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A doctor reflects on the joy of medicine

Sunday, September 09, 2018

WHEN Horace Fisher enrolled in the medical faculty of The University of the West Indies (UWI) Mona in 1962, a passion for medicine was already coursing through his veins.

From an early age Fisher had a burning interest in medicine that was ignited by his interactions with his mentor and family doctor, Dr Horace Henriques. It was no surprise to anyone, therefore, that in 1968 he graduated along with 39 other doctors, becoming the first cohort to receive the UWI MBBS degree.

“It was a big deal at the time. It was the first time UWI was issuing a degree that was not in conjunction with the University of London,” Dr Fisher recalled.

Based on his performance, the new graduate got the opportunity to work at the University Health Service after completing his internship. The year-long experience left an indelible mark on the young doctor, influencing his switch to general practice.

“When I returned to the faculty of medical sciences to do my specialisation in surgery, I realized I wanted to do general practice instead as it would allow me to have more interactions with patients. That is the true joy of medicine for me. I get great satisfaction when a patient says they feel better just from the visit, and you feel like you have helped someone and contributed to their wellness,” said Dr Fisher.

After considering several offers, he accepted an invitation to be an associate with the firm Swaby and Shoucair, which later joined with another group of doctors to form the Newport Medical Group with offices at Oxford Medical Centre and Newport Medical Clinic, where he still works as a general practitioner.

In subsequent years, having developed an interest in occupational health, Dr Fisher completed certification from the American College of Occupation and Environmental Medicine and a medical review officer course in Chile in 1993. He is also certified in Hearing Conservation.

In 1995 he attended an intensive workshop in Occupational Health and Safety in Holland at the end of which he presented a paper entitled 'How to Establish an Occupational Health Programme in a Manufacturing Company', which was well received.

“This was destiny as this document was the basis for the development of the Occupational Health (OH) unit at Red Stripe. Services like this in companies such as Red Stripe are extremely important, because the healthier the workforce, the more productive they will be and so the company benefits,” explained Dr Fisher, who recalled that in 1999, the company reached out to him to make some urgent changes.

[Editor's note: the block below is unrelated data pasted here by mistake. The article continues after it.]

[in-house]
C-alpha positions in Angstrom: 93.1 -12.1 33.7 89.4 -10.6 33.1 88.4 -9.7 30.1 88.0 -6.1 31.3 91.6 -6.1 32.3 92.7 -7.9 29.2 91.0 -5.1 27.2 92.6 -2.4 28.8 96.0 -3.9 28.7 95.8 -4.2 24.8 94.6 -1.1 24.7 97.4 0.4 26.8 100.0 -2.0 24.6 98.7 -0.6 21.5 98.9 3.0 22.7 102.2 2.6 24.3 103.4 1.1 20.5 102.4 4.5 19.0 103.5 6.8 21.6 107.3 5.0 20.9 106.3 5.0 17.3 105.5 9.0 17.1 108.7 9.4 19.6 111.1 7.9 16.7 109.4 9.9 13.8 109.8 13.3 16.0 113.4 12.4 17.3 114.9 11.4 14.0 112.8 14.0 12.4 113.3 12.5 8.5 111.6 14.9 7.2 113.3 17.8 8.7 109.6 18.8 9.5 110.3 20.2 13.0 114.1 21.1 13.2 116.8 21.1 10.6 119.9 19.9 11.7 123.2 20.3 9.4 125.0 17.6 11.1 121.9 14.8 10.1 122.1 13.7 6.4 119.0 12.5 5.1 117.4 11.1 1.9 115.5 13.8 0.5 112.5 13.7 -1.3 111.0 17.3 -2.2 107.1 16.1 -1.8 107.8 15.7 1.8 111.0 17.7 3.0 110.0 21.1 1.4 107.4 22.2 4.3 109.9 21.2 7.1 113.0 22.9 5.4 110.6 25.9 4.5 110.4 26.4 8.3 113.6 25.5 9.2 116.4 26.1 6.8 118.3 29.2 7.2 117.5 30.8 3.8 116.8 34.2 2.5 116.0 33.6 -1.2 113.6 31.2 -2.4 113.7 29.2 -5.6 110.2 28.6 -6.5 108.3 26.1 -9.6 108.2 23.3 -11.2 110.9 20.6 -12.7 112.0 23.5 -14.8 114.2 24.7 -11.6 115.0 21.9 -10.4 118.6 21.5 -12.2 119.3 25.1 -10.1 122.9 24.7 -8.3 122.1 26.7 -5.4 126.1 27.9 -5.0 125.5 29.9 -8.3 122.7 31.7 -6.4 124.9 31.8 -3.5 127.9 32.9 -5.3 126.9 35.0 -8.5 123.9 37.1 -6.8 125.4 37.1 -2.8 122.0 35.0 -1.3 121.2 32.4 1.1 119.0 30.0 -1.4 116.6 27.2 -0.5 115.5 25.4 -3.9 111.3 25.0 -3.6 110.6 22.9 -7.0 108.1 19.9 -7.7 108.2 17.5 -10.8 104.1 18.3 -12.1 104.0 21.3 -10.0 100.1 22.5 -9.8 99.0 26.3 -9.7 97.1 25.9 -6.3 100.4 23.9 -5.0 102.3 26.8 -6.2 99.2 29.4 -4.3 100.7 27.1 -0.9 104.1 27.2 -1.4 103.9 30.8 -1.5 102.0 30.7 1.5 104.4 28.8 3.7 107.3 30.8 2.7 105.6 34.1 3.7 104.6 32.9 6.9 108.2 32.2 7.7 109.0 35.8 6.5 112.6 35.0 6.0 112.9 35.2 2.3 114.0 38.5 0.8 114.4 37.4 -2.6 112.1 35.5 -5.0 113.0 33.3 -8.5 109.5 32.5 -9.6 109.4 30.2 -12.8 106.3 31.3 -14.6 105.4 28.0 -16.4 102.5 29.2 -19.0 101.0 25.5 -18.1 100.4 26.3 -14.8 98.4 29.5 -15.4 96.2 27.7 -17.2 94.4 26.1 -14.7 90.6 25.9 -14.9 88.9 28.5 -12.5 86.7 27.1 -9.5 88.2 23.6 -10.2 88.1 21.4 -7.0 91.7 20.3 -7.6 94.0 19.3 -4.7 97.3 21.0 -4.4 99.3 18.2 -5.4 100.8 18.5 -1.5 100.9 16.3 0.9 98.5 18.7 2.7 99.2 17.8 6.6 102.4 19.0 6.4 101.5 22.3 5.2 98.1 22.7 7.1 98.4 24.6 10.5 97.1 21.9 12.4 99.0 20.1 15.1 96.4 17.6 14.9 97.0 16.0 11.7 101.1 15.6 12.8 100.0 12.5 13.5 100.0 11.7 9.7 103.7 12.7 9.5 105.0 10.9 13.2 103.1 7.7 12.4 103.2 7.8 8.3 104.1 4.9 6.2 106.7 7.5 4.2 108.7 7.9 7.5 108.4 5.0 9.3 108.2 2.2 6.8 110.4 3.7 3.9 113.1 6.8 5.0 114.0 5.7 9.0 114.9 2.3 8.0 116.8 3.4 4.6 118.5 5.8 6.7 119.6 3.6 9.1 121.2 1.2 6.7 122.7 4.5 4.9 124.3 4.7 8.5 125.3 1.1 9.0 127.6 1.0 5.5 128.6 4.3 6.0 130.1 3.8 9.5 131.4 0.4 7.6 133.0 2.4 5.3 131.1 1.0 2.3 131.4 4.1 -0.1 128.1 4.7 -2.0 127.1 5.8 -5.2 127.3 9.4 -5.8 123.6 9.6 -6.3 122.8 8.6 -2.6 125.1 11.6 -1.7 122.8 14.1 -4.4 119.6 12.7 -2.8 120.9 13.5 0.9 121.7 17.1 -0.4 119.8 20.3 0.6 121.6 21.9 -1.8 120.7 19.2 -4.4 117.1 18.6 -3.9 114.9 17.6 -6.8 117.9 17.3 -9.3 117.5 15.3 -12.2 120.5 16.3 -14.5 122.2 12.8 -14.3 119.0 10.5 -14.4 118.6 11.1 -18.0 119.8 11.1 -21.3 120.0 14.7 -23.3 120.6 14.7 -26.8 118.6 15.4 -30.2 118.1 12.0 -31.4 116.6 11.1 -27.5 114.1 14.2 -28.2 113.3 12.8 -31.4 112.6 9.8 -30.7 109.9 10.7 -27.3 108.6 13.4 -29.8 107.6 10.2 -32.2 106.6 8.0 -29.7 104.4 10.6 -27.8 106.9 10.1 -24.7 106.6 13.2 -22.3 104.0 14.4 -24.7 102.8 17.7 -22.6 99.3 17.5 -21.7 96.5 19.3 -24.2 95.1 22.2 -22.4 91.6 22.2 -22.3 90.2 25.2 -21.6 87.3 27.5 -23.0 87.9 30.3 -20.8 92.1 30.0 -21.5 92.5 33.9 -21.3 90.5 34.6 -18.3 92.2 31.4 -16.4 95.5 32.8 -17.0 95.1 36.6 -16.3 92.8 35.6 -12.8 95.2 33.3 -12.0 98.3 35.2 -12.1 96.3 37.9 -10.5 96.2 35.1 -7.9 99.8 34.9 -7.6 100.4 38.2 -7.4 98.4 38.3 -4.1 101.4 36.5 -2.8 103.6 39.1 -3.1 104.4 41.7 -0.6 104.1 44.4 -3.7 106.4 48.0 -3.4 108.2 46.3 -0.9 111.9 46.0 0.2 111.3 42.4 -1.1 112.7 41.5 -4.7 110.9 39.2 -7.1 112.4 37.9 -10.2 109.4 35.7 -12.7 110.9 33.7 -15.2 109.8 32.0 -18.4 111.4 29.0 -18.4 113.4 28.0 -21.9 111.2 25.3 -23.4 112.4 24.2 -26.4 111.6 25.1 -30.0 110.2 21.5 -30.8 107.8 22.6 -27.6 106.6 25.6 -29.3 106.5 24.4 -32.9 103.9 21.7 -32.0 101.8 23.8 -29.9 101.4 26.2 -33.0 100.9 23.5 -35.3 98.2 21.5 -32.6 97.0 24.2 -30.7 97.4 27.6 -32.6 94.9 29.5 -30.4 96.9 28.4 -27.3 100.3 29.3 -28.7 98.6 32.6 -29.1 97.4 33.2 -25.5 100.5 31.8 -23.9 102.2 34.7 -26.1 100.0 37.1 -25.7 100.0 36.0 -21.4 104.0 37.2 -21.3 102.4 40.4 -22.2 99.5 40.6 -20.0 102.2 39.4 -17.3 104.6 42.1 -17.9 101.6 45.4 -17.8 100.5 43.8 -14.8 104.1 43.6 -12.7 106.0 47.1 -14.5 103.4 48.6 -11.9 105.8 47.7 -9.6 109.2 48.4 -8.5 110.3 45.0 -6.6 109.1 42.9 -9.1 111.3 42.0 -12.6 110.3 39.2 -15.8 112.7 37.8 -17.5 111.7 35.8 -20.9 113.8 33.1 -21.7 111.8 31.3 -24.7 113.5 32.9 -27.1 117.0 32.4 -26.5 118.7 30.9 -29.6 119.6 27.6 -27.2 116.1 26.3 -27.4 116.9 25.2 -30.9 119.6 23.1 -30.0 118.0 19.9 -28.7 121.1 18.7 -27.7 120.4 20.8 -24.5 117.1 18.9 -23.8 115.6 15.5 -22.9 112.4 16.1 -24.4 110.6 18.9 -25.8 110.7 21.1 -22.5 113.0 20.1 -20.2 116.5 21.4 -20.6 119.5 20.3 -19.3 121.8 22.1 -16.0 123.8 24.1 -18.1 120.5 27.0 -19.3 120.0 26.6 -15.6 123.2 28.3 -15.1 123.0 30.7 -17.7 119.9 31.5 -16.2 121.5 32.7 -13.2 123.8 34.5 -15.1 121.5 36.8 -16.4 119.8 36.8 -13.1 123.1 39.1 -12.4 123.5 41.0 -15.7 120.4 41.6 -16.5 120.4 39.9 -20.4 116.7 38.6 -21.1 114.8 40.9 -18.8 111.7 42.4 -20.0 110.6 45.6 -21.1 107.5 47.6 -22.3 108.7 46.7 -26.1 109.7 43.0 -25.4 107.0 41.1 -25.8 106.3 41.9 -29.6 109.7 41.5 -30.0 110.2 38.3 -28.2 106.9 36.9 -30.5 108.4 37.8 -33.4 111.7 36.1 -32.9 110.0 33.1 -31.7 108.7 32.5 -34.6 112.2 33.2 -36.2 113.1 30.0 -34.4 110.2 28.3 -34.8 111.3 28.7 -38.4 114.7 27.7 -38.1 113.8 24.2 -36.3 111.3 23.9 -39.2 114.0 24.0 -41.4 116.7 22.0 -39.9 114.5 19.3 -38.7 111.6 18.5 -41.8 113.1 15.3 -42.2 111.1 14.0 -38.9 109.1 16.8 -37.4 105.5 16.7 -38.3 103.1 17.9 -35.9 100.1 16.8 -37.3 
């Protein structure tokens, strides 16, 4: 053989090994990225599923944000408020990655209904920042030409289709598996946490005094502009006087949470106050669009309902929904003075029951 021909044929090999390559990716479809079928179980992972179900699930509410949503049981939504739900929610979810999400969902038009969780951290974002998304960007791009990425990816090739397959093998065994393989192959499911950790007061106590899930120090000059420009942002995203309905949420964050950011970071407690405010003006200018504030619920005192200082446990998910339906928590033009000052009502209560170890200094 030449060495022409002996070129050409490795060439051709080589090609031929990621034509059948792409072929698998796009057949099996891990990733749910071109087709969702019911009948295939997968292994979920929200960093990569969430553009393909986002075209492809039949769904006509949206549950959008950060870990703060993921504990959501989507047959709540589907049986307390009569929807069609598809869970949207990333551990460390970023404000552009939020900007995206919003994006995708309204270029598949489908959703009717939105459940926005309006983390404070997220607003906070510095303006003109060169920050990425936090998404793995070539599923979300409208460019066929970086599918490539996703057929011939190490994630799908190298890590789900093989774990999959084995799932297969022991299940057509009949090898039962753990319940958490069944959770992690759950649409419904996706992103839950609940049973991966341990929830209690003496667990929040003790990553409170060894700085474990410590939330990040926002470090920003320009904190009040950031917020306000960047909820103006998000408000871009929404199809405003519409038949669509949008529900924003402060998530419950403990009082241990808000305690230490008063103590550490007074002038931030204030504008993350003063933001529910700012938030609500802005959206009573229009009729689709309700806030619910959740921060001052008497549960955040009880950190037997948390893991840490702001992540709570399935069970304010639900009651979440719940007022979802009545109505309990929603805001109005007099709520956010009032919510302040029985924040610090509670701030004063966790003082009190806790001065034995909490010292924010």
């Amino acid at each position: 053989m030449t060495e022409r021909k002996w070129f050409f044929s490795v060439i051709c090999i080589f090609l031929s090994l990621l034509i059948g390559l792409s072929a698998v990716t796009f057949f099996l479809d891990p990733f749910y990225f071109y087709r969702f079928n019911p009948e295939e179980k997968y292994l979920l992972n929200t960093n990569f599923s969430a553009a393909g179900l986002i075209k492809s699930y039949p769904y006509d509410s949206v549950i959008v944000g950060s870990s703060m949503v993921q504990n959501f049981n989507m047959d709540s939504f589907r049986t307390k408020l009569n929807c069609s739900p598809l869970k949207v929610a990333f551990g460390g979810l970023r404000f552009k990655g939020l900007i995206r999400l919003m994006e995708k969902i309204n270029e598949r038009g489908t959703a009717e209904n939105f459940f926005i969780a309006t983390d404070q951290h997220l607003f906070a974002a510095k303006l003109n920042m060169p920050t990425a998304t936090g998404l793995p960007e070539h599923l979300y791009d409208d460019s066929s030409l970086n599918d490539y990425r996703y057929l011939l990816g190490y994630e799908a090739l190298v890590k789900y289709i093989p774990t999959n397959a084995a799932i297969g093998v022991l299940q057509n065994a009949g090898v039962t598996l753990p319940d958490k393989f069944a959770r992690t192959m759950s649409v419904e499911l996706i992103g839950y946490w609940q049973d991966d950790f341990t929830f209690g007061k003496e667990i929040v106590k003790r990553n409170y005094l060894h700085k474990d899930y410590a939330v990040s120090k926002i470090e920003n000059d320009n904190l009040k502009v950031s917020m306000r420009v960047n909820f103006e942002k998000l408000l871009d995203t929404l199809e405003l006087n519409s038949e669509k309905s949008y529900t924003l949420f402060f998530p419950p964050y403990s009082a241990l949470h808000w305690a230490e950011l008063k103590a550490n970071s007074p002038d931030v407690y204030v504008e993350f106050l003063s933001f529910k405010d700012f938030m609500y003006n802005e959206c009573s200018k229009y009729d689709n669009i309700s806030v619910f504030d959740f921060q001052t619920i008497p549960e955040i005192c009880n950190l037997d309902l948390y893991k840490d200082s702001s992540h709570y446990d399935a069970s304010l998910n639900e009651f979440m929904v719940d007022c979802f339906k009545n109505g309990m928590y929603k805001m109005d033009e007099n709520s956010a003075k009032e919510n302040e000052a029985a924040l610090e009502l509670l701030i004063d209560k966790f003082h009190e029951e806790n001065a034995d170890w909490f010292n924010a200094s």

In February of that year, an internal audit had given the beer company a 33 per cent rating for OH, way below desired levels. Dr Fisher's task was to transform what was a mere clinic to a fully developed OH programme, a feat which he achieved in less than a year.

“By December the rating moved to more than 90 per cent. With the full support of the management and staff, the OH unit continued to do well and based on audits, was later rated as the best OH programme in the entire global company of which Red Stripe was a part,” Fisher explained.

His work entails risk assessment of the entire plant as well as grading the hazards and the effects they can potentially have on workers. Hazards that cannot be eliminated are minimised to reduce harmful effects on people and the appropriate personal protective equipment recommended. Additionally, all staff exposed to hazards are tested regularly to ensure their exposure in the plant does not adversely affect them.

The department has also implemented programmes covering occupational health protection and promotion, which involves a focus on lifestyle changes such as diet and exercise that promote wellness with a special emphasis on hypertension, diabetes and obesity.

“Since the implementation of these programmes the staff have become more aware of proper lifestyle choices,” said Dr Fisher. “I work on site once per week and I maintain good relations with the staff, especially the nurses who make my job much easier. From being at Red Stripe I've proven that staff morale is boosted when workers see their employer investing in their health and wellness.”

Outside of his love for medicine, Fisher is an avid sportsman. During his high school years at Munro College, Fisher captained the football and field hockey teams and played cricket as well. During his UWI days, he also played football, water polo and hockey, which he continued at the national level.

“Sports is a very important part of my life and I still play squash twice weekly.”

A past president of the Jamaica Amateur Swimming Association, he managed the Jamaica Olympic swim team to the 1984 Los Angeles Olympics.

Fisher is also the longest-serving chairman of the Young Men's Christian Association (YMCA) of Kingston.

“One of the most rewarding and fulfilling experiences was the successful oversight and management of the rebuilding of the Kingston YMCA and the establishment of an endowment fund when the building was completely destroyed by fire.”

Over the years, Fisher has received several awards for voluntary service in medicine, YMCA and swimming.

Dr Fisher and his fellow medical alumni will celebrate their 50th anniversary this year as graduates from the UWI's faculty of medical sciences. He is proud of his achievements and all the work he has accomplished in his career. The first UWI medical cohort will celebrate in conjunction with the university in October.